Blog by Steve Laug
The next pipe on the work table came to us from an online auction on 03/21/2019 in Wilkes Barre, Pennsylvania, USA. The pipe is an interesting hexagon shaped panel shaped pipe that had been lightly smoked. The pipe is stamped on the left side of the shank and reads JANSEN’S [over] N.O. The finish is dirty and has some nice grain highlighted by the medium brown stain. The bowl was lightly caked around the first ½ inch down into the bowl then there was bare briar. It was quite clean and the inner edge looked had some damage on the right front. The saddle stem was a nice vulcanite and looked very good. There was light tooth chatter on both sides ahead of the button. Jeff took some photos of the pipe before he started his cleanup work. He took photos of the rim top and bowl to give a clear picture of the thickness of the cake and cleanness of the rim top. You can see a little darkening and damage on the front right inner edge of the rim. The top and underside of the stem it is remarkably clean and undamaged. Jeff took photos of the bowl sides to give a sense of the grain on this pipe. The stamping on the side of the shank is clear and readable as noted above. I turned to Pipephil and there was nothing listed for the Jansen’s N.O. pipes. Yesterday I spoke with Jeff and commented that I wondered if it was a Pipe Shop in New Orleans.
I turned then to Pipedia to see if I could find anything on the Jansen’s N.O. pipe that might link it to a shop in New Orleans (https://pipedia.org/wiki/Jansen%27s_N.O.). Sure enough when I did a search for that in the site I found this – I quote below.
Jansen’s N.O. pipes were made by Comoy and GBD in the classic English shapes for the Jansen Pipe Shop in New Orleans. From the sketchy information I have been able to find “Ye Olde Pipe Shoppe” was on Chartes Street, in the French Quarter. At one time was one of the oldest pipe shops in the U.S., reported to have begun in the 1860’s. The pipe shop was last run by Edwin Jansen, and was started by his grandfather August Jansen, an immigrant from Germany in the 1800’s. They sold all the major brands plus the Jansen’s store brand marked “JANSEN’S N.O.”. When Edwin Jansen passed on in the early 1980’s the shop was closed.
The link also includes a Pipe Book by Edwin Jansen entitled Pipe Smoking Do’s and Don’t’s. It is a fascinating read. Take the time to have a look.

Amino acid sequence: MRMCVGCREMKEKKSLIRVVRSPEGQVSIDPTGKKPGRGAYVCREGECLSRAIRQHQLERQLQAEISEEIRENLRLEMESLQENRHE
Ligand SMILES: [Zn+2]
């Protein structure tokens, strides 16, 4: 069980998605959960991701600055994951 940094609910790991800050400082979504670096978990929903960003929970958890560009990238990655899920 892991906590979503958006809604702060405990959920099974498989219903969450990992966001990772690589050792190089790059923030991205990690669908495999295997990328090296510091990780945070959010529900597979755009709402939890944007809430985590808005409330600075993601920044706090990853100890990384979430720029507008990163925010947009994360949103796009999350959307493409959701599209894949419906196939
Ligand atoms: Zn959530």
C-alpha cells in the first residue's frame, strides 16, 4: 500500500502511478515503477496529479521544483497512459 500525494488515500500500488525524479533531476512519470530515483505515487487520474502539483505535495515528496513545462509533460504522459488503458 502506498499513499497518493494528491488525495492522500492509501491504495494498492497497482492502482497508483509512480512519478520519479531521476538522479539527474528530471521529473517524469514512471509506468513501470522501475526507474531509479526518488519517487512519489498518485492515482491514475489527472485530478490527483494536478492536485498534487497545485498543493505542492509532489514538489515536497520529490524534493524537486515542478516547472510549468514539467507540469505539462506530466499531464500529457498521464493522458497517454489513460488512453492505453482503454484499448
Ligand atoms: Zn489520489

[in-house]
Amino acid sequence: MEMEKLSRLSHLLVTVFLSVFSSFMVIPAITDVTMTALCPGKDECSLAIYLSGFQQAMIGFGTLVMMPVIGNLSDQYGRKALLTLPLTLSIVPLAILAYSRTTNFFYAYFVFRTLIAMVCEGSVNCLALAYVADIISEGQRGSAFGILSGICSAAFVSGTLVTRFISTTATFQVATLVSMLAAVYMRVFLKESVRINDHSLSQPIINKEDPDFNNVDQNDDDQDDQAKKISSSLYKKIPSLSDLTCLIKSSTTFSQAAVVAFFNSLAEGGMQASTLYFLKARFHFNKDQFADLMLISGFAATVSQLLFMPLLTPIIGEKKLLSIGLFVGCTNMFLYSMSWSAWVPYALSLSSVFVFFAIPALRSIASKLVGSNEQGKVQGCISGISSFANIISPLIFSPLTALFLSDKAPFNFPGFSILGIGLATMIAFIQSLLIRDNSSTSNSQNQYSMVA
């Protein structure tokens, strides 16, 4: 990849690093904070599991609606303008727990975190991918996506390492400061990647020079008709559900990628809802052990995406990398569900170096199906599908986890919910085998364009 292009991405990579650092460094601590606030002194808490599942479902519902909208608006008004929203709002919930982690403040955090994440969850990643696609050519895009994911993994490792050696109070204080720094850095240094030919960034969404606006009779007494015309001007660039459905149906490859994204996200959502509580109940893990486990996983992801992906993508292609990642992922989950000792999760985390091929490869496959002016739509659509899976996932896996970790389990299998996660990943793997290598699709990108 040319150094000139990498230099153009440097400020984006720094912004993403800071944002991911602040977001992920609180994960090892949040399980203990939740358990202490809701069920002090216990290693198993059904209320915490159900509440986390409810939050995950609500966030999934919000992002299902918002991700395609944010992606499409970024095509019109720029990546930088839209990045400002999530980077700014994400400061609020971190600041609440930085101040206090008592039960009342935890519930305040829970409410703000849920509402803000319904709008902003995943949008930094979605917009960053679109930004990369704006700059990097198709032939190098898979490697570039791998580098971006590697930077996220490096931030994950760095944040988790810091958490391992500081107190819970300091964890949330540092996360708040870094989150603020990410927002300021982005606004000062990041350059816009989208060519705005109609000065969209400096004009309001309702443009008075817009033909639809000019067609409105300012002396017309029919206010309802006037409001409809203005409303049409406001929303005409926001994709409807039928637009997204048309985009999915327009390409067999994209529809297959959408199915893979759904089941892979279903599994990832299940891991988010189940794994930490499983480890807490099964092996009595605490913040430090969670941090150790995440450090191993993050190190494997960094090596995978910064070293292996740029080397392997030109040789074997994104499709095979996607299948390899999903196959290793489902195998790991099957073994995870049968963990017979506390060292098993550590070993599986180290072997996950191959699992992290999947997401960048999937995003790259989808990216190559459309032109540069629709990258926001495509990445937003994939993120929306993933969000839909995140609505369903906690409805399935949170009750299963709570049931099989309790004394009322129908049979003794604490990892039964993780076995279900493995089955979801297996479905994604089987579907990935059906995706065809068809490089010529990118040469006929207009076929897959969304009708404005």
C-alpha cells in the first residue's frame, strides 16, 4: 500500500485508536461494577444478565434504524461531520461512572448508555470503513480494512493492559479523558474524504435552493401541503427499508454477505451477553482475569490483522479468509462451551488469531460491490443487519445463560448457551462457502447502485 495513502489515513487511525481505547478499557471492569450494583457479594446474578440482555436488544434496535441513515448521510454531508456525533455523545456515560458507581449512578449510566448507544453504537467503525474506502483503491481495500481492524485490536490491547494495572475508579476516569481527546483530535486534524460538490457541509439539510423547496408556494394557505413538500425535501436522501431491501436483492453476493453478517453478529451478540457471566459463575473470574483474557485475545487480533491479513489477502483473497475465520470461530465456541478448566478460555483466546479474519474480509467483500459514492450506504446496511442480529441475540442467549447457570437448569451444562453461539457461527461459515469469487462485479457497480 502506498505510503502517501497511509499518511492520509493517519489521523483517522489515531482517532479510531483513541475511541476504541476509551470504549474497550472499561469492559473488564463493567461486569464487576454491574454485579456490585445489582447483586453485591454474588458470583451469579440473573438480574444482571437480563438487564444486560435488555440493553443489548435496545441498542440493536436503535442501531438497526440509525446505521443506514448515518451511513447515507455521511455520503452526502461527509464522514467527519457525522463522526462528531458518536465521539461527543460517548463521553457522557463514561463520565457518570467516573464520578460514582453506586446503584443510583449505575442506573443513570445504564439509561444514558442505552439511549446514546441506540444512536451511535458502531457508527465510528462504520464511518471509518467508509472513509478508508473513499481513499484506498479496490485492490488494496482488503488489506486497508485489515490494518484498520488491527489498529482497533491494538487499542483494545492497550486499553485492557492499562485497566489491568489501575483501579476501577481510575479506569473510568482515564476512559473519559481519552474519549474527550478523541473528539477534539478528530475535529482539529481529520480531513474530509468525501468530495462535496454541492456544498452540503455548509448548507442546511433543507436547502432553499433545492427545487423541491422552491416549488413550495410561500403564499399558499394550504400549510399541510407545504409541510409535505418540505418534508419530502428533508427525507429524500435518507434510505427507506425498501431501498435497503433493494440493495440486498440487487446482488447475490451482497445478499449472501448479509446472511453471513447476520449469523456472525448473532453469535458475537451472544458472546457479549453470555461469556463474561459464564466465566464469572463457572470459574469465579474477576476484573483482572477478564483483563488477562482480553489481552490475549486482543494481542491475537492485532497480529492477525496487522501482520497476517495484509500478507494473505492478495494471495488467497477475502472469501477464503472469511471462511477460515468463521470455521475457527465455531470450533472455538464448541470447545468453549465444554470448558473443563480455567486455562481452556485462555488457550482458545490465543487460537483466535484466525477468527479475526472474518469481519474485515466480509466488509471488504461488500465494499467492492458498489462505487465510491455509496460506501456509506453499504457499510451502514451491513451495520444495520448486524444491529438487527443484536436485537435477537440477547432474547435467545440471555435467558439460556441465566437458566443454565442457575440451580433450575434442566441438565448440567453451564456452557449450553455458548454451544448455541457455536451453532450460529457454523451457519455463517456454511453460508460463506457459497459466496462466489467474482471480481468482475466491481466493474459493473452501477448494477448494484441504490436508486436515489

Armed with that information I knew that I was working on an English made pipe for one of the oldest pipe shops in the US. It is sad to think that it is gone. I turned to work on the pipe itself. Jeff had cleaned up the pipe with his usual penchant for thoroughness. He reamed the pipe with a PipNet pipe reamer and removed the rest of it with a Savinelli Fitsall Pipe Knife. He scrubbed the bowl with undiluted Murphy’s Oil Soap with a tooth brush. He rinsed it under running warm water to remove the soap and grime. He cleaned out the inside of the shank and the airway in the stem with alcohol, cotton swabs and pipe cleaners. He scrubbed the stem with Soft Scrub and a tooth brush and rinsed it off with warm water. I took photos of the pipe before I started my part of the restoration work. The rim top and edges of the bowl looked great. There was one small nick on the left front outer edge of the bowl but otherwise the outer edge looks good. The stem was very clean with no tooth marks or chatter. There was some light oxidation that I would need to deal with but otherwise it was clean. The stamping on side of the shank is clear and readable as noted above.I removed the stem and took a photo of the pipe to give a sense of the whole. It is another proportionally pleasing pipe.I worked on the damaged right front inner edge of the bowl with a folded piece of 220 grit sandpaper. I was able to smooth it out well. I polished the briar with micromesh sanding pads – dry sanding with 1500-12000 grit pads. I wiped the bowl down after each pad to remove the sanding dust. It started to take on a rich shine after each successive pad. The bowl and rim looked very good so I rubbed the pipe down with Before & After Restoration Balm. I worked it into the surface of the bowl sides and shank with my fingertips to clean, enliven and protect the briar. I let the balm sit for about 10-15 minutes and buffed with a cotton cloth to raise the shine. I set the bowl aside and turned to work on the stem. I polished the stem with micromesh sanding pads – 1500-12000 grit pads. I wiped it down with Obsidian Oil after each sanding pad. I used Before & After Pipe Polish – both Fine and Extra Fine to further polish the stem. This New Orleans based Jansen’s Pipe Shop N.O. Hexagon Panel with a Saddle Stem is a great looking pipe. The contrasting brown and black stain on the briar highlights the saddle stem. I put the stem back on the bowl and carefully buffed the pipe with Blue Diamond on the buffing wheel using a light touch on the briar. I gave the bowl and the stem multiple coats of carnauba wax on the buffing wheel and followed that by buffing the entire pipe with a clean buffing pad. I hand buffed the pipe with a microfiber cloth to deepen the shine. The finished Jansen’s N.O. Hexagonal Panel is another pipe that fits nicely in the hand and feels great. Give the finished pipe a look in the photos below. The dimensions of the pipe are Length: 5 ¾ inches, Height: 1 ¾ inches, Outside diameter of the bowl: 1 ¼ inch, Chamber diameter: ¾ of an inch. The weight of the pipe is 43 grams/1.52 ounces. I will be putting it on the rebornpipes store in the American Pipe Makers Section shortly. If you are interested in adding this pipe to your collection send me a message or an email. Thanks for reading this blog and my reflections on the pipe while I worked on it. There are many more to come!